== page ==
VANCOUVER, British Columbia (AP) -- Jason Smith came out of retirement for one final curling run with buddy John Shusterand his U.S. teammates. After the Olympics, Smith plans to quit again -- perhaps for good.
"I don't believe a word he says," teammate John Benton said.
If this is indeed it for Smith, he's going out with some brilliant shot-making. The U.S. men made it two straight wins with an 8-7, extra-end victory over Sweden on Friday, and they have Smith's sure hand to thank.
"It's not like I took 10 years off or something," Smith said. "I'm happy I'm here. There's no other place in the world I'd rather be, 0-4 or 0-9, I'd still want to be here. I have to go home for the summer and see if I miss it, then I'll decide."
A loss Saturday during the nine-game round-robin schedule would have all but eliminated the Americans. They stand only a remote chance of reaching the medal round after opening with four straight losses.
Shuster returned to the lineup after being benched for the team's win over France on Friday following an 0-4 start.
But Smith threw the final rock for the second straight game and was nearly perfect. He scored a go-ahead deuce in the ninth and the winner in the 11th. Smith pumped his right arm when the last rock settled right where he wanted it.
"When that rock stopped today, I said, 'That's my boy,'" said Shuster, who convinced Smith to curl one Sunday when they were teenagers in Chisholm, Minn. "He's always been a big-game player and big shot-maker. He's just always played third and that was his deal. I had no doubt he had the ability to do it. He made some big shots today."
Smith converted a respectable 81 percent of his shots. That steadiness has provided the Americans a big boost considering they were down and out following an 0-4 start that featured three straight extra-end defeats.
"He's been beautiful," Benton said. "The thing I've always known about Jason is when he wants to, he can do anything he wants athletically. He's that gifted."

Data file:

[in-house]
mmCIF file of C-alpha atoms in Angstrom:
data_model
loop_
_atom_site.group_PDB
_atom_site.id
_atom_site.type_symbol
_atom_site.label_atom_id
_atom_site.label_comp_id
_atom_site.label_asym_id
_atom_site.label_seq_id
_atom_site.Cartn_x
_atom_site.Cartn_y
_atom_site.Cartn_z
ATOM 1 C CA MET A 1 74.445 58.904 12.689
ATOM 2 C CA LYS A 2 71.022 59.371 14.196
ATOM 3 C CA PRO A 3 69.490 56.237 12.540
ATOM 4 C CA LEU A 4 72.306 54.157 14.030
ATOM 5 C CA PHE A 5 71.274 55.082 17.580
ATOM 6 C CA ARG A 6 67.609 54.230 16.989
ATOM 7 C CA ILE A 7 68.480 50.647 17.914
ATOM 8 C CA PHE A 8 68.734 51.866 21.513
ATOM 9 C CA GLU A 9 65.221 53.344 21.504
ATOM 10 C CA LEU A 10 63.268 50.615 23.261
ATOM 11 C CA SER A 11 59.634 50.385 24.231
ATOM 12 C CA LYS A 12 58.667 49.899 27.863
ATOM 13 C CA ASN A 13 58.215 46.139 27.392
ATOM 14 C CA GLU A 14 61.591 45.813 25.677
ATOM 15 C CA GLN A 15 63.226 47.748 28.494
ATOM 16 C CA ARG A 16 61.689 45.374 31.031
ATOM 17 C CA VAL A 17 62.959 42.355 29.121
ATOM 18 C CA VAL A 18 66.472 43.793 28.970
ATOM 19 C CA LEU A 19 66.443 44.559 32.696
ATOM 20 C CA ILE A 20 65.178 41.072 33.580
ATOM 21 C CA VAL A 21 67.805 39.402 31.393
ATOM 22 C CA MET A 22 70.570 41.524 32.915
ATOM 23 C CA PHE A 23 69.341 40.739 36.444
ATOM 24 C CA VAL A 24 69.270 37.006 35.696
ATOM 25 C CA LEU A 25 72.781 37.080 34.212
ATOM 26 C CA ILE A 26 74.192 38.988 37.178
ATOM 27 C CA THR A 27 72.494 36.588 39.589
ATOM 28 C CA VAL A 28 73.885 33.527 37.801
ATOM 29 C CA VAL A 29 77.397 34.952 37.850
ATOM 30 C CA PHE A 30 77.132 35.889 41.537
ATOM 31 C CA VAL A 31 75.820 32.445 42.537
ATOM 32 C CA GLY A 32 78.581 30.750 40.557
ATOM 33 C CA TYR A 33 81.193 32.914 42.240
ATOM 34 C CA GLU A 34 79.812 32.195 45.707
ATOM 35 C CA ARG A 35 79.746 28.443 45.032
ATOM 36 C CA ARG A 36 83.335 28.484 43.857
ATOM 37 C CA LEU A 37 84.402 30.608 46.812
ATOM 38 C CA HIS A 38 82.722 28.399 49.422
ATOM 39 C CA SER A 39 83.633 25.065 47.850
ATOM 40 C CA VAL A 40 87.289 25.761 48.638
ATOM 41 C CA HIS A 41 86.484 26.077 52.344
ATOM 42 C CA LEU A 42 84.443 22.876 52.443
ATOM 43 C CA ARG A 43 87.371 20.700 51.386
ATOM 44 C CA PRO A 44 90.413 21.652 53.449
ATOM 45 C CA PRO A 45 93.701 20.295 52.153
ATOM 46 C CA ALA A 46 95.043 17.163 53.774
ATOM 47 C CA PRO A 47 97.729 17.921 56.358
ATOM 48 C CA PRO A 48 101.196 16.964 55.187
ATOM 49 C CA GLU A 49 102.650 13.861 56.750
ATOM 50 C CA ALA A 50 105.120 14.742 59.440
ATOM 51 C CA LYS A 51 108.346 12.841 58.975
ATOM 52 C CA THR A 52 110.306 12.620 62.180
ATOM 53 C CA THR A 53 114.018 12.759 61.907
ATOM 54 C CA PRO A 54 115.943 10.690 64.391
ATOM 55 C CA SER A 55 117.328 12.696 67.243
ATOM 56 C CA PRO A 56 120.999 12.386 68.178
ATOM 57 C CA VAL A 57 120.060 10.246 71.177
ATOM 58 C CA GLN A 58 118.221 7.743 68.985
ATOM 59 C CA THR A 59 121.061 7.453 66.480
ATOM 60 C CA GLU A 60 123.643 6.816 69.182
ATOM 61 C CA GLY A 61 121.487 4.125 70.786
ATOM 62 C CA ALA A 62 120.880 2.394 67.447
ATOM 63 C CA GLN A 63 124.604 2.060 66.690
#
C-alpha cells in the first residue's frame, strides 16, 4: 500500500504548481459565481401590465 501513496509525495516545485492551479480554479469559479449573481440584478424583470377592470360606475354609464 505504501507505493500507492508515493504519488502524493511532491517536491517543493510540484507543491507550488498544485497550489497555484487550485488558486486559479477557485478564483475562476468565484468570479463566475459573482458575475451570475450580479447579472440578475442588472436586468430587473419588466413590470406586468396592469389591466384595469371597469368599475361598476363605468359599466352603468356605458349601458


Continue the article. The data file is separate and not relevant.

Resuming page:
Smith, who will be the best man in Shuster's wedding this summer, was living and working in Florida about three years ago when he got the call from Shuster. The two grew up a quarter-mile from each other in their hometown of 5,000 people in Minnesota's Iron Range region.
Smith hadn't curled in close to a year. He stepped back on the ice and amazed everybody with how quickly he returned to top form.
He's showing that now, promoted to the more pressure-packed position of No. 4 shooter on a moment's notice Thursday night after Shuster struggled in the clutch. Shuster looks much more comfortable, not to mention consistent, throwing second-to-last ahead of Smith.
Smith's final offering of the sixth settled right into the button, like a golfer nailing crucial, long putt.
"I'm throwing the rock very well," Smith said. "We're having a good time out there. We've had fun the whole time, other than the tough losses. The crowd is going crazy -- it's hard not to have a good time. This is what curling's all about."
But after this tournament, the U.S. team will regroup. Alternate Chris Plys is already set to replace Smith for nationals next month.
"It would be a shame if Jason retires. We'll see," USA Curling chief operating officer Rick Patzke said. "We'll just keep enjoying him while he's here."
Coach Phill Drobnick will again use a meeting Saturday night to determine Sunday's lineup against world champion Britain. One thing's for certain: Smith will throw the last stone.
"We knew going in this would be Jason's last hurrah for a while," Drobnick said. "He's pretty confident in his decision. But you never know if we can make another Brett Favre out of him."
The Vancouver Olympics and the medals race both finished in spectacular fashion for North Americans. The United States won 37 medals and Canada finished with 14 gold medals. Both are the best of these games and part of the greatest hauls ever at a Winter Olympics.
With one more perfect run down sliding's most difficult track, Steve Holcomb drove USA-1 to the Olympic gold medal in four-man bobsledding on Saturday, ending a 62-year drought for the Americans in the event.